Also, in the circuit constitution illustrated in FIG. 12a, when the curing time is predetermined, the command signal from the input part 29, corresponding to the signal D3 from the starting means 17 shown in FIG. 1, is input to the signal processor 22c. Thus, when the predetermined time has elapsed, the oscillation of the drive pulse S2 is stopped and the curing is finished.

Next, referring to FIGS. 12a and 12c, the de-polarization circuit 28 comprises an NPN transistor 281. An emitter of the transistor 281 is connected to the emitter of the transistor 27 and the electrode K, and a collector thereof is connected to the electrode F. The transistor 281 responds to the control signal S3 from the signal processor 22c, and discharges the polarization charges remaining the load, i.e., the organism RZ, after the L.F. stimulation pulses are applied to the organism.

When the drive pulse S2 changes from low level to high level, the transistor 27 turns ON and the charge accumulated in the capacitor 26 is applied via the transistor 27 to the load RZ, i.e., the organism. At this time, polarization charges occur in the organism. When the drive pulse S2 then falls to a low level, i.e., the control signal S3 rises to a high level (see FIG. 5), the transistor 27 turns OFF and the transistor 281 turn ON, and as a result, charges remaining within the organism are discharged via the electrode K, transistor 281, and electrode F. Namely, the de-polarization circuit 28 operation starts in response to the fall of the drive pulse S2, as shown in FIGS. 14a to 14c, and the polarization charges are neutralized. Further, the portion indicated by the broken line in FIG. 14c shows a waveform when the de-polarization operation is not carried out.

As explained above, by suitably setting an internal algorithm in the signal processor 22c (signal processing means 15 in FIG. 1), it becomes possible to generate a signal S3 (signal C3 in FIG. 1) other than the drive pulses S1 and S2 (signals C1 and C2 in FIG. 1).

FIG. 15 illustrates a circuit constitution of a third embodiment of the present invention. In detail, FIG. 15 shows a circuit which can be increase the energy of the L.F. output pulse.

In FIG. 15, the portion P indicated by a broken line represents a boosted pulse generating circuit, which is constituted by a small-sized battery 111, a signal processor 112, an NPN transistor 113, an inductor 114, and a diode 115. The negative end of the battery 111 is grounded and the positive end thereof is connected to the signal processor 112 and one end of the inductor 114. The other end of the inductor 114 is connected to an anode of the diode 115 and a collector of the transistor 113. An emitter of the transistor 113 is grounded and a base thereof responds to a drive pulse S11 (signal C1 in FIG. 1) output from the processor 112.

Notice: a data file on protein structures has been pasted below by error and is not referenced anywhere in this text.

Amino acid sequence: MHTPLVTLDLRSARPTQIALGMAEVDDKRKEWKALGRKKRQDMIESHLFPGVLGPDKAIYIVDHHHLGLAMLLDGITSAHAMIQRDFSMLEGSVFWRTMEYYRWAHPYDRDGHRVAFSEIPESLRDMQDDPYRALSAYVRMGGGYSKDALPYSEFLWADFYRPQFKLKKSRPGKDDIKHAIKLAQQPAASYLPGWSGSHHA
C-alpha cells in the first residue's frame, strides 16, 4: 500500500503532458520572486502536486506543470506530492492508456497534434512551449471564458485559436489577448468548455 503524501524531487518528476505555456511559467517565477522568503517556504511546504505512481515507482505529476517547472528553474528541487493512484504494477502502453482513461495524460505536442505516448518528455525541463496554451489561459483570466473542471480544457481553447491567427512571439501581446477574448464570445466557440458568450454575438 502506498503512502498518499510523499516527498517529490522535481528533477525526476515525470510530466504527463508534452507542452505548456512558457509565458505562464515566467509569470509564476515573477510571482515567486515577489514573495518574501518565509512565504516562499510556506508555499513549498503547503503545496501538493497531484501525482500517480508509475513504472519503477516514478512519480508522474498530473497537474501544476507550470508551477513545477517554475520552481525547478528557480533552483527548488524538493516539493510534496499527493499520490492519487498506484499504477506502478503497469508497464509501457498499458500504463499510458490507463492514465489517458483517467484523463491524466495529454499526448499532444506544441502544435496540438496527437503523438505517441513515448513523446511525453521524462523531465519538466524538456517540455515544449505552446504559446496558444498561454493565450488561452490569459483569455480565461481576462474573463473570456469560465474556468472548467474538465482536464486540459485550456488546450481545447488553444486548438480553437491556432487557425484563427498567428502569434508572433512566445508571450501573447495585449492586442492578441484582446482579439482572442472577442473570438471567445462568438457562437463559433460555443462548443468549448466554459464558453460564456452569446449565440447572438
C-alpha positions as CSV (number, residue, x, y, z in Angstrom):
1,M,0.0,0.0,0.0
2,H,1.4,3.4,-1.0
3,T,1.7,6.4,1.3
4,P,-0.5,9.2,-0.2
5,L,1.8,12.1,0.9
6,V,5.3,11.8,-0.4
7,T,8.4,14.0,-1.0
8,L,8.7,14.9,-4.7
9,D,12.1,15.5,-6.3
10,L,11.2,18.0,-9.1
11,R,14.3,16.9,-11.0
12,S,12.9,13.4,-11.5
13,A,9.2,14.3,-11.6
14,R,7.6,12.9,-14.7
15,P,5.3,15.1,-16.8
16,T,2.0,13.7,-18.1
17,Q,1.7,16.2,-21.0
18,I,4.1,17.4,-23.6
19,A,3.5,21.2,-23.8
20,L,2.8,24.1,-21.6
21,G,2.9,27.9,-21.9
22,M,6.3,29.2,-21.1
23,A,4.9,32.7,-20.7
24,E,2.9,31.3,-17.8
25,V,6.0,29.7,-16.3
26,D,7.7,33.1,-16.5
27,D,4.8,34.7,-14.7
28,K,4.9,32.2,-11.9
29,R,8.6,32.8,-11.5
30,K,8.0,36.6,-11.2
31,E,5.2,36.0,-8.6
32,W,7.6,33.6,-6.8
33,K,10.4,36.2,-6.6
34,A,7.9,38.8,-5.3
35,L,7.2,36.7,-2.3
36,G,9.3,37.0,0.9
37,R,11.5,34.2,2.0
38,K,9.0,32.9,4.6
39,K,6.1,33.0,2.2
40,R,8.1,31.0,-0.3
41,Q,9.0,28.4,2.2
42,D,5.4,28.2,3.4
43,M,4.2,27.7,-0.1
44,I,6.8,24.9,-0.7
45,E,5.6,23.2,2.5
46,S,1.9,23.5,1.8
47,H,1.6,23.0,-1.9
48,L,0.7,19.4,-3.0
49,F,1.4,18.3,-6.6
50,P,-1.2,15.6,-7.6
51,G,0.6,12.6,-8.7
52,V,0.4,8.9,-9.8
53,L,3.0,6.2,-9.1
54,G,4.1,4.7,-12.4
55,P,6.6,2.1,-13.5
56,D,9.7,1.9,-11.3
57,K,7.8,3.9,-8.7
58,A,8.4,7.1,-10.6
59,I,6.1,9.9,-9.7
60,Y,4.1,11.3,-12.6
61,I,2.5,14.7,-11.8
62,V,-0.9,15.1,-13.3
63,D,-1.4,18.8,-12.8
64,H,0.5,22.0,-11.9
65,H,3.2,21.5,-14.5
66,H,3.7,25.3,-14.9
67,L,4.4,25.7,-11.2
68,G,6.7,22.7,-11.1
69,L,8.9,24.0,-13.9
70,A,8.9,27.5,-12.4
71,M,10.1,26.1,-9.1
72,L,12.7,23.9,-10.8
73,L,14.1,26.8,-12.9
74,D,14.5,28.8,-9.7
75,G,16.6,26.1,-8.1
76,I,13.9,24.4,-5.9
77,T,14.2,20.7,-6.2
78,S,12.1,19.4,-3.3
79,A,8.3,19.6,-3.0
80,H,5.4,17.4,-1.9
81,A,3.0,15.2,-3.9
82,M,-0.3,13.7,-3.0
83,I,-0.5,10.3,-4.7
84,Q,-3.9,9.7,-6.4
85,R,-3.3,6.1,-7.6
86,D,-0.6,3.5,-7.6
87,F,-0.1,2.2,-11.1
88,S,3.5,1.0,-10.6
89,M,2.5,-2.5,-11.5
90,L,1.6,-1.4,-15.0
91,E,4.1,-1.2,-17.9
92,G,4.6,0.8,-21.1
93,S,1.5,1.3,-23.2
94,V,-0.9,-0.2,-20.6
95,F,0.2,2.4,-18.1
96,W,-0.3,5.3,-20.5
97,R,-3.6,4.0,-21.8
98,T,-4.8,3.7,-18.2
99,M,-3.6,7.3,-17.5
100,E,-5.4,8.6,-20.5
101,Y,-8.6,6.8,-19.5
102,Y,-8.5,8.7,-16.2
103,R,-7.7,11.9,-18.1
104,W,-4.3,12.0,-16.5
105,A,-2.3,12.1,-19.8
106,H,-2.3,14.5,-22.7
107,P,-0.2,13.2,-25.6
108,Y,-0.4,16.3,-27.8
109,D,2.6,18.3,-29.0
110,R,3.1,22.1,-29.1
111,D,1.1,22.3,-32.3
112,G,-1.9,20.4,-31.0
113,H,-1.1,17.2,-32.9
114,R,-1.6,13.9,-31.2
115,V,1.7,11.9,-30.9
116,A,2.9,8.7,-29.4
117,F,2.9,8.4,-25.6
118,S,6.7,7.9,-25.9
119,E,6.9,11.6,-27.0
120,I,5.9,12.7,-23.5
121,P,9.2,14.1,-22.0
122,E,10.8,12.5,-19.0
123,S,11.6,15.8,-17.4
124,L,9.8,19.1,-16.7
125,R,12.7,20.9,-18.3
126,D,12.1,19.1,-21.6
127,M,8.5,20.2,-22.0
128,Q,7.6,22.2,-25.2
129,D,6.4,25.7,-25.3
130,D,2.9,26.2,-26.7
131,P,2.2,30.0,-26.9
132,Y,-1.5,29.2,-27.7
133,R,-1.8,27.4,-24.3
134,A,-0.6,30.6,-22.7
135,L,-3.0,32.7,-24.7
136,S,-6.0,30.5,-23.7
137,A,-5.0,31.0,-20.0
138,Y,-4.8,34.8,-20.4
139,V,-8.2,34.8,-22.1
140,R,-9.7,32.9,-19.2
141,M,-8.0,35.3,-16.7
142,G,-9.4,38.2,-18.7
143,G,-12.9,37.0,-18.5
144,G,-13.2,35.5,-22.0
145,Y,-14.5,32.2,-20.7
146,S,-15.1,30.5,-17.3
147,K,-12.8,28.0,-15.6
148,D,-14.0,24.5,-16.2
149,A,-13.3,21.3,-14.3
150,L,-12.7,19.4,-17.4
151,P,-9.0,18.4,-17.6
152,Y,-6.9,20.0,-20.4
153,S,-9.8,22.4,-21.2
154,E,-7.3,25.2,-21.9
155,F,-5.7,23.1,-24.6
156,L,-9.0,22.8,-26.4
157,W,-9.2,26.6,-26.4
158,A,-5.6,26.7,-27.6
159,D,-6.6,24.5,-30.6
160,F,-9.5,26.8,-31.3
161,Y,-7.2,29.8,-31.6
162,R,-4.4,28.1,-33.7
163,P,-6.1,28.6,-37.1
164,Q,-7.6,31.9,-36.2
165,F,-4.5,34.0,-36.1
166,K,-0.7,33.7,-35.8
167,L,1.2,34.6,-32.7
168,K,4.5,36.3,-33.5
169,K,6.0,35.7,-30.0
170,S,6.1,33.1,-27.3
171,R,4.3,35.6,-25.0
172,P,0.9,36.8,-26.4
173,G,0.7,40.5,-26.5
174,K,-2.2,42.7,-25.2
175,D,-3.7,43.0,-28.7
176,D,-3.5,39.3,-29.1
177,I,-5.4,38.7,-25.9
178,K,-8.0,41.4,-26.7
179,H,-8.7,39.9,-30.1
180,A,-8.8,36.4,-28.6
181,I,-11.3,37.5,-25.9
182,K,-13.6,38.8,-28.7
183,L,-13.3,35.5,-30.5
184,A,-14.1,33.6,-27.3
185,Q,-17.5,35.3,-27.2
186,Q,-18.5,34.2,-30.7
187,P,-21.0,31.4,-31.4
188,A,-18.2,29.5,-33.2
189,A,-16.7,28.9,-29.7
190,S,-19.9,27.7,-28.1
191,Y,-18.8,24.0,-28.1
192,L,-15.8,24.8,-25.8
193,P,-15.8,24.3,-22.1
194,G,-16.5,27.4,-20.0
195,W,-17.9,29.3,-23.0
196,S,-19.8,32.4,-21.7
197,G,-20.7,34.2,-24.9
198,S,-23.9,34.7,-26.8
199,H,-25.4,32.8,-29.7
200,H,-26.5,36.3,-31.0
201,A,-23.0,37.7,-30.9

A cathode of the diode 115 is connected to one end of a capacitor 116, an emitter of a PNP transistor 117, one end of a resistor 118, and one end of a resistor 119. The other end of the capacitor 116 is grounded, and a collector of the transistor 117 is grounded via a resistor 124. On the other hand, the other end of the resistor 119 is connected via a resistor 121 to a base of the transistor 117 and the other end of the resistor 118, and connected to a base of a PNP transistor 120 and one end of a resistor 122. A collector of the transistor 120 is connected to the electrode K, and an emitter thereof is connected to the other end of the resistor 122 and one end of a capacitor 123. The other end of the capacitor 123 is grounded via the resistor 124. Also, the base of the transistor 117 is connected via a resistor 125 to a collector of an NPN transistor 126. An emitter of the transistor 126 is grounded and a base thereof responds to a drive pulse S12 (signal C2 in FIG. 1) output from the processor 112. Another electrode F is grounded.

Next, the operation of the apparatus shown in FIG. 15 will be described.

When the drive pulse S12 is not output, the transistor 126 is made OFF and the transistors 117 and 120 are also made OFF. On the other hand, the transistor 113 turns ON and OFF in response to the drive pulse S11, resulting in the appearance of boosted pulses at the cathode of the diode 115. The boosted pulses are accumulated in the capacitor 116 and, via the resistance 119 and 122, in the capacitor 123.